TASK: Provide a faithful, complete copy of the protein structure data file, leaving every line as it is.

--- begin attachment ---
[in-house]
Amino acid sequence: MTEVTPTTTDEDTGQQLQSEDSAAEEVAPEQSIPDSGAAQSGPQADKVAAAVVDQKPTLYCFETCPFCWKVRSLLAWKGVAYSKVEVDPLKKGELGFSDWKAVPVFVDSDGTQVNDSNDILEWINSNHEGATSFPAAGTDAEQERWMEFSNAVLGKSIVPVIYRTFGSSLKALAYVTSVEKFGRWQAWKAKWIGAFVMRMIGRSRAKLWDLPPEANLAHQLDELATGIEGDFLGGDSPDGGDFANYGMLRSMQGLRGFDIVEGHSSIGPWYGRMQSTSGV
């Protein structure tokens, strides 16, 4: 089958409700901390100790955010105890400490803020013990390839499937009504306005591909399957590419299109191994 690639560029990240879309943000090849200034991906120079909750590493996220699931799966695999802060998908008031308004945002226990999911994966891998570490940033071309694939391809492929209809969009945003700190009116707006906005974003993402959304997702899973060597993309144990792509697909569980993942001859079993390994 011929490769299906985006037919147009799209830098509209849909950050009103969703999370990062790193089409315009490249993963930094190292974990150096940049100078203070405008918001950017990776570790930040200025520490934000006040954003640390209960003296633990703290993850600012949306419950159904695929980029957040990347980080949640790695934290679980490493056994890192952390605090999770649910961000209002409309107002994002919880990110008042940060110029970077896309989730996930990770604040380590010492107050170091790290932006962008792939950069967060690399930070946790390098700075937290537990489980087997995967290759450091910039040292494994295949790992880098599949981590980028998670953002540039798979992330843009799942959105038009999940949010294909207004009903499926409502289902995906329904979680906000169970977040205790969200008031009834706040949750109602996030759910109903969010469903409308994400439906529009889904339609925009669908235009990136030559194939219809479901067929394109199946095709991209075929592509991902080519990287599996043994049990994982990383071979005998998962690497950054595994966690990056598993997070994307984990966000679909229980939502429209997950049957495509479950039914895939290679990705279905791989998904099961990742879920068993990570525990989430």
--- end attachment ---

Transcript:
[in-house]
Amino acid sequence: MTEVTPTTTDEDTGQQLQSEDSAAEEVAPEQSIPDSGAAQSGPQADKVAAAVVDQKPTLYCFETCPFCWKVRSLLAWKGVAYSKVEVDPLKKGELGFSDWKAVPVFVDSDGTQVNDSNDILEWINSNHEGATSFPAAGTDAEQERWMEFSNAVLGKSIVPVIYRTFGSSLKALAYVTSVEKFGRWQAWKAKWIGAFVMRMIGRSRAKLWDLPPEANLAHQLDELATGIEGDFLGGDSPDGGDFANYGMLRSMQGLRGFDIVEGHSSIGPWYGRMQSTSGV
């Protein structure tokens, strides 16, 4: 089958409700901390100790955010105890400490803020013990390839499937009504306005591909399957590419299109191994 690639560029990240879309943000090849200034991906120079909750590493996220699931799966695999802060998908008031308004945002226990999911994966891998570490940033071309694939391809492929209809969009945003700190009116707006906005974003993402959304997702899973060597993309144990792509697909569980993942001859079993390994 011929490769299906985006037919147009799209830098509209849909950050009103969703999370990062790193089409315009490249993963930094190292974990150096940049100078203070405008918001950017990776570790930040200025520490934000006040954003640390209960003296633990703290993850600012949306419950159904695929980029957040990347980080949640790695934290679980490493056994890192952390605090999770649910961000209002409309107002994002919880990110008042940060110029970077896309989730996930990770604040380590010492107050170091790290932006962008792939950069967060690399930070946790390098700075937290537990489980087997995967290759450091910039040292494994295949790992880098599949981590980028998670953002540039798979992330843009799942959105038009999940949010294909207004009903499926409502289902995906329904979680906000169970977040205790969200008031009834706040949750109602996030759910109903969010469903409308994400439906529009889904339609925009669908235009990136030559194939219809479901067929394109199946095709991209075929592509991902080519990287599996043994049990994982990383071979005998998962690497950054595994966690990056598993997070994307984990966000679909229980939502429209997950049957495509479950039914895939290679990705279905791989998904099961990742879920068993990570525990989430």